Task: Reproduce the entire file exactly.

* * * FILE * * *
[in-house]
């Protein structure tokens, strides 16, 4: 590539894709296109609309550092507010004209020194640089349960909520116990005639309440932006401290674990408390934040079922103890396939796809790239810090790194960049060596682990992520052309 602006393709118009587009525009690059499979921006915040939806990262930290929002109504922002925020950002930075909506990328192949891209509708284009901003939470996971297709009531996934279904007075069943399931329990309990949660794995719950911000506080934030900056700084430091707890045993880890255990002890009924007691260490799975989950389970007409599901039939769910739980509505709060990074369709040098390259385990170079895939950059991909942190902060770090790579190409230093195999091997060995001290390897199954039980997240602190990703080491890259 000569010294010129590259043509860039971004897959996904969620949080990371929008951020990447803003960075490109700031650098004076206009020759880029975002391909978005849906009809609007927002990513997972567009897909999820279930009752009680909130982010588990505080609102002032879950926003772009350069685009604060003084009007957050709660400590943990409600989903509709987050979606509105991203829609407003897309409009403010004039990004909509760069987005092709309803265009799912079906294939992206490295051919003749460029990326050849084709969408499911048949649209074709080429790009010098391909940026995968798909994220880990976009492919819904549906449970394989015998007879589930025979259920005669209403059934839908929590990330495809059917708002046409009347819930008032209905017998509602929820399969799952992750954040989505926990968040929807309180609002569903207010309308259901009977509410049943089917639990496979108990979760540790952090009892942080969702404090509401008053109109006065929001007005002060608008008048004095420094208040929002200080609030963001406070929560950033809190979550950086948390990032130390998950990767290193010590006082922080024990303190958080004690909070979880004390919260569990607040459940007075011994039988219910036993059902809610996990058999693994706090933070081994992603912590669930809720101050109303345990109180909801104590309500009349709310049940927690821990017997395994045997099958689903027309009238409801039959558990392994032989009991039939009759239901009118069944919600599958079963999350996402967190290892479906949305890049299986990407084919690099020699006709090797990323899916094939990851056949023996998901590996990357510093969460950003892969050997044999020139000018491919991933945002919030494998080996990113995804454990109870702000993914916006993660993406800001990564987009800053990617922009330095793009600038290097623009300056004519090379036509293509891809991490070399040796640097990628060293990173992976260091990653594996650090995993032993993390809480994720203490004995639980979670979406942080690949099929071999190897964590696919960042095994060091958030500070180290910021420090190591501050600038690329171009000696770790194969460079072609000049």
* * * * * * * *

[in-house]
């Protein structure tokens, strides 16, 4: 590539894709296109609309550092507010004209020194640089349960909520116990005639309440932006401290674990408390934040079922103890396939796809790239810090790194960049060596682990992520052309 602006393709118009587009525009690059499979921006915040939806990262930290929002109504922002925020950002930075909506990328192949891209509708284009901003939470996971297709009531996934279904007075069943399931329990309990949660794995719950911000506080934030900056700084430091707890045993880890255990002890009924007691260490799975989950389970007409599901039939769910739980509505709060990074369709040098390259385990170079895939950059991909942190902060770090790579190409230093195999091997060995001290390897199954039980997240602190990703080491890259 000569010294010129590259043509860039971004897959996904969620949080990371929008951020990447803003960075490109700031650098004076206009020759880029975002391909978005849906009809609007927002990513997972567009897909999820279930009752009680909130982010588990505080609102002032879950926003772009350069685009604060003084009007957050709660400590943990409600989903509709987050979606509105991203829609407003897309409009403010004039990004909509760069987005092709309803265009799912079906294939992206490295051919003749460029990326050849084709969408499911048949649209074709080429790009010098391909940026995968798909994220880990976009492919819904549906449970394989015998007879589930025979259920005669209403059934839908929590990330495809059917708002046409009347819930008032209905017998509602929820399969799952992750954040989505926990968040929807309180609002569903207010309308259901009977509410049943089917639990496979108990979760540790952090009892942080969702404090509401008053109109006065929001007005002060608008008048004095420094208040929002200080609030963001406070929560950033809190979550950086948390990032130390998950990767290193010590006082922080024990303190958080004690909070979880004390919260569990607040459940007075011994039988219910036993059902809610996990058999693994706090933070081994992603912590669930809720101050109303345990109180909801104590309500009349709310049940927690821990017997395994045997099958689903027309009238409801039959558990392994032989009991039939009759239901009118069944919600599958079963999350996402967190290892479906949305890049299986990407084919690099020699006709090797990323899916094939990851056949023996998901590996990357510093969460950003892969050997044999020139000018491919991933945002919030494998080996990113995804454990109870702000993914916006993660993406800001990564987009800053990617922009330095793009600038290097623009300056004519090379036509293509891809991490070399040796640097990628060293990173992976260091990653594996650090995993032993993390809480994720203490004995639980979670979406942080690949099929071999190897964590696919960042095994060091958030500070180290910021420090190591501050600038690329171009000696770790194969460079072609000049």